The latter "treat-to-target" strategy was noninferior to the high-intensity statin approach for death or cardiovascular events at 3 years in patients with clinical coronary disease in the 4400-patient LODESTAR trial, conducted at 12 centers in South Korea.
That means treating-to-target can be an effective alternative to a blanket high-intensity statin approach that, although consistent with US guidelines, may confer a greater statin load than some patients need to reduce LDL-C levels sufficiently, say researchers.
The target-based strategy, though "less convenient" and possibly more costly than the alternative, may be preferred by some patients concerned about the drugs' potential for side effects, especially muscle symptoms, proposed Myeong-Ki Hong, MD, PhD.
Patients treated-to-target in LODESTAR usually started with a moderate-intensity statin, with assay-guided uptitration as needed to achieve LDL-C levels in the range of 50 to 70 mg/dL.
On such a regimen, some patients can hit their LDL-C target on only moderate-intensity statins, alleviating their concerns and perhaps improving their statin adherence, said Hong, of Severance Hospital and Yonsei University College of Medicine, Seoul, South Korea.
Hong presented LODESTAR March 6 at the American College of Cardiology (ACC) Scientific Session/World Congress of Cardiology (WCC) 2023, held live and virtually from New Orleans, Louisiana. He is also senior author on the study's report published simultaneously in the Journal of the American Medical Association.
A one-size-fits-all, high-intensity statin approach avoids the bother and costs of statin titrated guided by serial LDL-C assays, but doesn't consider "individual variability in drug responses," Hong told theheart.org | Medscape Cardiology in an email.
In contrast, he said, statin treatment to LDL-C target "could allow a tailored approach and facilitate patient–physician communication, which can enhance adherence to therapy," potentially rendering high-intensity statins "less needed."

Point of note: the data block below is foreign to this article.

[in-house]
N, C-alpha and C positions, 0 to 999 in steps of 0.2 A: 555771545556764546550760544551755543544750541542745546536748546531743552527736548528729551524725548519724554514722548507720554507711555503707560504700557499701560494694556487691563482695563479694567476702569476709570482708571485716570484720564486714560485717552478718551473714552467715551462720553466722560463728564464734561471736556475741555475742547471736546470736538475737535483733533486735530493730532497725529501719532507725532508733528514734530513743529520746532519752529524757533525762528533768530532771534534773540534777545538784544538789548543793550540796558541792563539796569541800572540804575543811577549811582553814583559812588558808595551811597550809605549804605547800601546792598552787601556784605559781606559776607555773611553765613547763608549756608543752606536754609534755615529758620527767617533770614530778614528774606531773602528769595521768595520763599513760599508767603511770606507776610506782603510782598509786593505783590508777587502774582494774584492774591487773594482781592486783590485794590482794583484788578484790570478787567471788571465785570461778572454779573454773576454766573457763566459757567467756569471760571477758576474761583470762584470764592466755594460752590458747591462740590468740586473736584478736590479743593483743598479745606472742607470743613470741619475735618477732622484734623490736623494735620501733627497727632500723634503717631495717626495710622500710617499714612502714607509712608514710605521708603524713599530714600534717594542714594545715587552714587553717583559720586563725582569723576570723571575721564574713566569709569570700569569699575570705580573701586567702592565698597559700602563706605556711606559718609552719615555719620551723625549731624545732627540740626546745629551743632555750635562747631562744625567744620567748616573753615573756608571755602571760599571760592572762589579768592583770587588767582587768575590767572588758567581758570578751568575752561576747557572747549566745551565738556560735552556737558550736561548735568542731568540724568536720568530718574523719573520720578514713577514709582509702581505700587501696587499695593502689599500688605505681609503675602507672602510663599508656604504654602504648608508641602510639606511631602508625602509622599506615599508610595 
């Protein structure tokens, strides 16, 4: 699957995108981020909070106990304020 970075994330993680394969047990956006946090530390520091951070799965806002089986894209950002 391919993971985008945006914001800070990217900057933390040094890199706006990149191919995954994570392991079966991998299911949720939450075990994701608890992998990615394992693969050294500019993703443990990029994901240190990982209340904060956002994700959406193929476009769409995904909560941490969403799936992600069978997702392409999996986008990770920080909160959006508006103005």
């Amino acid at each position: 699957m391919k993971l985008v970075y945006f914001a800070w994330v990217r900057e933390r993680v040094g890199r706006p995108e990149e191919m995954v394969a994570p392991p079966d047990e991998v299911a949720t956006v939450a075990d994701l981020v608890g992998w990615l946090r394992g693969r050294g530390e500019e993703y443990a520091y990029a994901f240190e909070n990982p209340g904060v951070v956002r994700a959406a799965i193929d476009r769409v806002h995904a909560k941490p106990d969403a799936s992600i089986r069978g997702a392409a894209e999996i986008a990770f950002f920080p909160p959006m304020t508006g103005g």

Indeed, only 54% of treat-to-target patients in LODESTAR received high-intensity statins compared with 92% of those in the high-intensity statin arm, Hong reported.
The latter strategy is consistent with current US guidelines for secondary prevention, which recommend treatment to achieve at least a 50% drop in LDL-C using high-intensity statins plus, as necessary, non-statin LDL-lowering agents.
LODESTAR's target-based approach called for lowering LDL-C levels to the 50-70 mg/dL range, in line with guidelines when the trial was designed in 2015, the report states.
Both approaches, Hong said, "are now widely accepted and used" in South Korea, with acknowledgment of their "advantages and disadvantages." But they had not previously been directly compared for efficacy and safety in a randomized trial.
"It's not too surprising" that the LODESTAR treat-to-target approach was noninferior to the high-intensity statin strategy, Salim S. Virani, MD, PhD, of Baylor College of Medicine, Houston, Texas, told theheart.org | Medscape Cardiology."
If LDL-C levels are cut to a similar degree using the two approaches, as they were in the trial, "you would expect that the event reduction will be the same," said Virani, who is also vice provost in the Office of Research and Graduate Studies at the Aga Khan University, Karachi, Pakistan, but not associated with LODESTAR.